By Shelby Kehoe

On November 7, community members, local experts, and government officials gathered at Rutgers University—Camden for a public discussion focused on youth trauma and behavioral health resources in New Jersey. The Camden Coalition’s Community Advisory Council co-hosted the event with Healing 10 —a cross-sector collaboration working to bring a trauma-informed model to the city of Camden — with the goal of building support for elected officials to redirect funds from youth incarceration to community-based programs that serve the behavioral health needs of Camden youth. This was accomplished by highlighting best practices for trauma-informed care and programs here in Camden and the surrounding areas.

The public discussion served as a culmination of our Community Advisory Council’s work this year, which focused on trauma-informed care through its Take Back Our Health initiative. The forum focused on the strategic reinvestment in community-based services for youth to disrupt the school-to-prison pipeline and improve the overall health of our communities.

James Williams, Manager of Community Engagement at the New Jersey Institute for Social Justice (NJISJ), emceed the event and tied the forum’s goals to NJISJ’s “150 Years is Enough” campaign seeking to transform the state’s youth incarceration system. James shared that New Jersey’s youth incarceration system has the worst black to white racial disparities in the country, and the city of Camden is the highest feeder into the youth justice system. In one year, he noted, it costs $281,000 for every incarcerated youth in New Jersey — funds that could be directed towards programs that support, rather than criminalize, youth.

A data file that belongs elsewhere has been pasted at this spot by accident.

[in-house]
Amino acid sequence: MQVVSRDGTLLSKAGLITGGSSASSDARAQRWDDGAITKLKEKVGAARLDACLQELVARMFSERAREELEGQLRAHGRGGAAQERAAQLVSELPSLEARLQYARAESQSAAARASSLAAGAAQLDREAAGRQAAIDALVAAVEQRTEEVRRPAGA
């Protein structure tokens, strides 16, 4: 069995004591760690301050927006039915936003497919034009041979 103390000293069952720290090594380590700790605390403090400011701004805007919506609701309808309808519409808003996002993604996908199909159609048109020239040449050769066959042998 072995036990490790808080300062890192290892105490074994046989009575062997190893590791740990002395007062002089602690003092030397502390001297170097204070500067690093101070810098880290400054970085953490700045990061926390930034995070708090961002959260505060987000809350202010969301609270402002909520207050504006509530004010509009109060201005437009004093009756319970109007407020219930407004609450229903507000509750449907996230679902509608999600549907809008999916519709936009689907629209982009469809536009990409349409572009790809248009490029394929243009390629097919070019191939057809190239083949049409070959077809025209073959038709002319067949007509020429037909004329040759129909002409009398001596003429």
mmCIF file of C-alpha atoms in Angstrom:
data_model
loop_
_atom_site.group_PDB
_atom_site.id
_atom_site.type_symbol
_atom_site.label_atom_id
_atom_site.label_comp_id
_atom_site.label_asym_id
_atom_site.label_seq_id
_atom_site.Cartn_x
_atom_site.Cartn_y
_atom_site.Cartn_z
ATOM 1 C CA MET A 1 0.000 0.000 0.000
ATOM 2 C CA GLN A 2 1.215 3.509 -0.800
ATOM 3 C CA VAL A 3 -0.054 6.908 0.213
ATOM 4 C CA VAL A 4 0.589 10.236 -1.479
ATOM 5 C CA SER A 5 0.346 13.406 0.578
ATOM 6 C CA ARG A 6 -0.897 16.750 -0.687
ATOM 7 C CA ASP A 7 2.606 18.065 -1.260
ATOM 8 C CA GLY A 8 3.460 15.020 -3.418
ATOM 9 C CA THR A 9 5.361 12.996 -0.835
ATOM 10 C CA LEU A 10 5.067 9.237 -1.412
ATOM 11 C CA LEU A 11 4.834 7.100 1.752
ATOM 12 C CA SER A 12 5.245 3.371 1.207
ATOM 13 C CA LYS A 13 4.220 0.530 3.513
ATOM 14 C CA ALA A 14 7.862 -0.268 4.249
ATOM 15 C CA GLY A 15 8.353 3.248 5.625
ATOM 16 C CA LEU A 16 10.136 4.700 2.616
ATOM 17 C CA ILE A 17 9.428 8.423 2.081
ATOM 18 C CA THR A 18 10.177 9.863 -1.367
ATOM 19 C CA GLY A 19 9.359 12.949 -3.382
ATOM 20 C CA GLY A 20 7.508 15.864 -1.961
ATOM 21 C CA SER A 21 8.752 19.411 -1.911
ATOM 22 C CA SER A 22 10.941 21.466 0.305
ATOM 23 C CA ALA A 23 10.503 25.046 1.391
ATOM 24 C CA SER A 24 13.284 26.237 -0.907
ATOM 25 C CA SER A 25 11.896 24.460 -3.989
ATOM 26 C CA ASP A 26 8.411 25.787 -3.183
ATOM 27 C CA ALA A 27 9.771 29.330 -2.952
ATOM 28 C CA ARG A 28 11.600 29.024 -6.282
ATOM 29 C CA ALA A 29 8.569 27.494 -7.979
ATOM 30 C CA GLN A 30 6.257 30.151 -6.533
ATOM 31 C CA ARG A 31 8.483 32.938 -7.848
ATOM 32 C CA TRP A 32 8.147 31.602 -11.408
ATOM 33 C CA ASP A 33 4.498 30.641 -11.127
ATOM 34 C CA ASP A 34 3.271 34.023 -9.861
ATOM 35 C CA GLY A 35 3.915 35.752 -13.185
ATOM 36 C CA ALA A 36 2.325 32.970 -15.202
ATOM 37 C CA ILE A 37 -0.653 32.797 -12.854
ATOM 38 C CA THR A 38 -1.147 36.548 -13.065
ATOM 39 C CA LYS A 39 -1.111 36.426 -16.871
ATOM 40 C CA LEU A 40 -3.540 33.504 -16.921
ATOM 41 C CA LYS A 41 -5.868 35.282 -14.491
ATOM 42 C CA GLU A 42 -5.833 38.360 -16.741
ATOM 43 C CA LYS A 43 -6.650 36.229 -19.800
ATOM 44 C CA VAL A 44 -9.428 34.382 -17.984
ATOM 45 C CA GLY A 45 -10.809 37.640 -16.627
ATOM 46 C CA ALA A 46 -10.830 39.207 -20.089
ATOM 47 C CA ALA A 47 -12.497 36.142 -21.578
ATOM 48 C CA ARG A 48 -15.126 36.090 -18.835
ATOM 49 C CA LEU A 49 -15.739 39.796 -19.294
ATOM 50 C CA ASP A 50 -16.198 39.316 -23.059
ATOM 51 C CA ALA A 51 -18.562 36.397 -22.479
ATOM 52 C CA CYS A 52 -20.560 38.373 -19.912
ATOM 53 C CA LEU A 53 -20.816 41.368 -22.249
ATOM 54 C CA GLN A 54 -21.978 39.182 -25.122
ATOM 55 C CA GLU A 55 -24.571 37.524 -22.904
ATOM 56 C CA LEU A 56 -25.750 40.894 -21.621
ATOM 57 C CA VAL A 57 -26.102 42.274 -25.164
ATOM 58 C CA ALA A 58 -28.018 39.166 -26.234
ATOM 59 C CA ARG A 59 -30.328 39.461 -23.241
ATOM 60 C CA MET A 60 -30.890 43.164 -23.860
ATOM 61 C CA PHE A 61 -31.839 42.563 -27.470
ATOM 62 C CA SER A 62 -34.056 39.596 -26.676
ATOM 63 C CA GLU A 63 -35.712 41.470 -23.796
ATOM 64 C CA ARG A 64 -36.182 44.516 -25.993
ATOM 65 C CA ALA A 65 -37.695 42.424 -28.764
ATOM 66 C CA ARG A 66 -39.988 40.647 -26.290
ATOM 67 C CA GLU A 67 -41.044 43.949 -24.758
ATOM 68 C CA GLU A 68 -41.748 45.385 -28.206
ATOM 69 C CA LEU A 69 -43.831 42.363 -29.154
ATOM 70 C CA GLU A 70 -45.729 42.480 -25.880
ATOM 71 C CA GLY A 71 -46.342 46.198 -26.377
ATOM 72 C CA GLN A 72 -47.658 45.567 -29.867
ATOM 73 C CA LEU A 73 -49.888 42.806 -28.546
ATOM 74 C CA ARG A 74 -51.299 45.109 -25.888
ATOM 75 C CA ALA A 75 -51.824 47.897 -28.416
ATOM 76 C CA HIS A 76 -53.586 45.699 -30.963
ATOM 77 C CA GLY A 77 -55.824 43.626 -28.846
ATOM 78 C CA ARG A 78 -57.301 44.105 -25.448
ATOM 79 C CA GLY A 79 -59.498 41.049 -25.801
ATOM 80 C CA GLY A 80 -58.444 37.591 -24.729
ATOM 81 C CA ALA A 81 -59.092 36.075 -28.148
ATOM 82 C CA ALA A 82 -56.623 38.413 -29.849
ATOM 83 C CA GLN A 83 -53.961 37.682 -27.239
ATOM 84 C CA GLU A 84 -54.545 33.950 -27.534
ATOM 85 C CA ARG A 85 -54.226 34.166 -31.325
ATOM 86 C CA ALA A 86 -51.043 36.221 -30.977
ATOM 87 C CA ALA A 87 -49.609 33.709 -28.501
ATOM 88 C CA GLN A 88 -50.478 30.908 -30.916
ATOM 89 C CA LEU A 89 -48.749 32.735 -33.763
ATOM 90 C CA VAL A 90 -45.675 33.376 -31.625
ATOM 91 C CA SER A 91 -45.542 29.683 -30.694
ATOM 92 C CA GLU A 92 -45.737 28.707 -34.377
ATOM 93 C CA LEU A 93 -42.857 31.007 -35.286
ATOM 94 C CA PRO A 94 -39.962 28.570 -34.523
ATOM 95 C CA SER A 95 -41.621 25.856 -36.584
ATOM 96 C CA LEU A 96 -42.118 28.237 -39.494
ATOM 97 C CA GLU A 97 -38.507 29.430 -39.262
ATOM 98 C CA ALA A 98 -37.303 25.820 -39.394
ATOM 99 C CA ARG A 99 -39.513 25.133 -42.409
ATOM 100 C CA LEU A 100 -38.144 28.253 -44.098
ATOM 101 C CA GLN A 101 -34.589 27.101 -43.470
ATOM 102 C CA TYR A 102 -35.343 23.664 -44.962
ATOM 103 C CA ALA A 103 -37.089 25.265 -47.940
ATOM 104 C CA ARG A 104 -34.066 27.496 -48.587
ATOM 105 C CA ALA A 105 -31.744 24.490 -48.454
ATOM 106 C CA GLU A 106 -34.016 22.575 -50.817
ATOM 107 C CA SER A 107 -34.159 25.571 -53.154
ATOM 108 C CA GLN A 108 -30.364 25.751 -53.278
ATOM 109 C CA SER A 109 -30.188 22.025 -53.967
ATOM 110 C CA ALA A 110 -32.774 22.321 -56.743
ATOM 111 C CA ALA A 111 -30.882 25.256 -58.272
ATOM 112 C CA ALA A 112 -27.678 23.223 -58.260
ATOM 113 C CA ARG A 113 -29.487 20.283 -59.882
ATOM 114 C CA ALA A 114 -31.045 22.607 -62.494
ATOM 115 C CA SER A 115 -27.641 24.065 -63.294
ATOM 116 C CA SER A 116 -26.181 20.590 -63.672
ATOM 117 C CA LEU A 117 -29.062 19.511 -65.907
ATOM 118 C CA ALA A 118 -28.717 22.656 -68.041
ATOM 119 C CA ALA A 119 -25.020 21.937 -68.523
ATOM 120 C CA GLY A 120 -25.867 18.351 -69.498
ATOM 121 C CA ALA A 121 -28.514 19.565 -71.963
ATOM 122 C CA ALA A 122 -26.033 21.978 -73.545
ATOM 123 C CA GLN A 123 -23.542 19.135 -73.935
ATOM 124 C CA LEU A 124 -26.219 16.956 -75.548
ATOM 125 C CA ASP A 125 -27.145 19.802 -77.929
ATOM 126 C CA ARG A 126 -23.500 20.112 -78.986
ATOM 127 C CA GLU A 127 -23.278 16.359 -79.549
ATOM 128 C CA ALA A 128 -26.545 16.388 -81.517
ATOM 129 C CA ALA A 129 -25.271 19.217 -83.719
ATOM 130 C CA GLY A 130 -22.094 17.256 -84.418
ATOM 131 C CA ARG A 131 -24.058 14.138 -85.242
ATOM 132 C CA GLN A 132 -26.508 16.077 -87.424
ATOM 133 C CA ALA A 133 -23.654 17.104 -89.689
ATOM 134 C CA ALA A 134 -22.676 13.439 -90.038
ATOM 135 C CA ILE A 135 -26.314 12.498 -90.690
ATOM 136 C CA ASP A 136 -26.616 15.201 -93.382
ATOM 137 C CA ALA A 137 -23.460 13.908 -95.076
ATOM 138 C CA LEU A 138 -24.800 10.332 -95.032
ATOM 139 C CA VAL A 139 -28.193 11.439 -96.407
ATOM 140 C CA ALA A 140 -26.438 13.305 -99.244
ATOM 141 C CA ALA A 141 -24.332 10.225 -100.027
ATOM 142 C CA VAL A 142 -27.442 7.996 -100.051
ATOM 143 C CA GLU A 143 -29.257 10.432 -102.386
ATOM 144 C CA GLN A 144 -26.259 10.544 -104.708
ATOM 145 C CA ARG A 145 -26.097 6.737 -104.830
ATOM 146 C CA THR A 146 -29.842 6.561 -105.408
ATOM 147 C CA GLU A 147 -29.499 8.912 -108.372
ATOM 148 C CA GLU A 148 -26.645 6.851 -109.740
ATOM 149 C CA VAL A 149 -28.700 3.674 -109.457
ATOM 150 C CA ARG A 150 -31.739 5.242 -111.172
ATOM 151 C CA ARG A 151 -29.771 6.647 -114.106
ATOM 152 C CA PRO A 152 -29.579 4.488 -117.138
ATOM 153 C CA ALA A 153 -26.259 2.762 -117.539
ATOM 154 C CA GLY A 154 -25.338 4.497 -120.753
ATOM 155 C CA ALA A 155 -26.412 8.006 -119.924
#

Representatives from Hopeworks, Saving Grace Ministry, Youth Advocate Programs, the Anti-Poverty Network of New Jersey, KIPP Cooper Norcross Academy, and Moms Demand Action spoke about their work with youth in Camden and the region. Charlene Newbill, Youth Healing Team Lead at Hopeworks, shared how her experience with the organization taught her to ask “What happened to you?” rather than “What’s wrong with you?” when working with others who have experienced trauma. Markeith Alvelo, a student at UrbanPromise Academy, provided a youth perspective when he shared the benefits of his education and participation in afterschool programming.

Charlie Vazquez, a graduate of our care management program, spoke about the trauma he experienced in his youth that he said led to his incarceration as both a teenager and an adult. Charlie emphasized that the availability of community-based behavioral health services and other programs, like those discussed at the event, would have allowed him to better process his trauma and could have changed the course of his life.

Following the testimonies, Todd Pisani of the Rutgers Youth Success Center presented next steps to push for the strategic reinvestment of resources in community-based services for youth. Suggested actions include engaging in local advisory and accountability bodies and reaching out to elected representatives.

A follow-up meeting to discuss next steps and potential joint fundraising efforts will take place on December 11 at 3:30 pm at the Rutgers Youth Success Center. Contact Nancy Pope-White at for more information.

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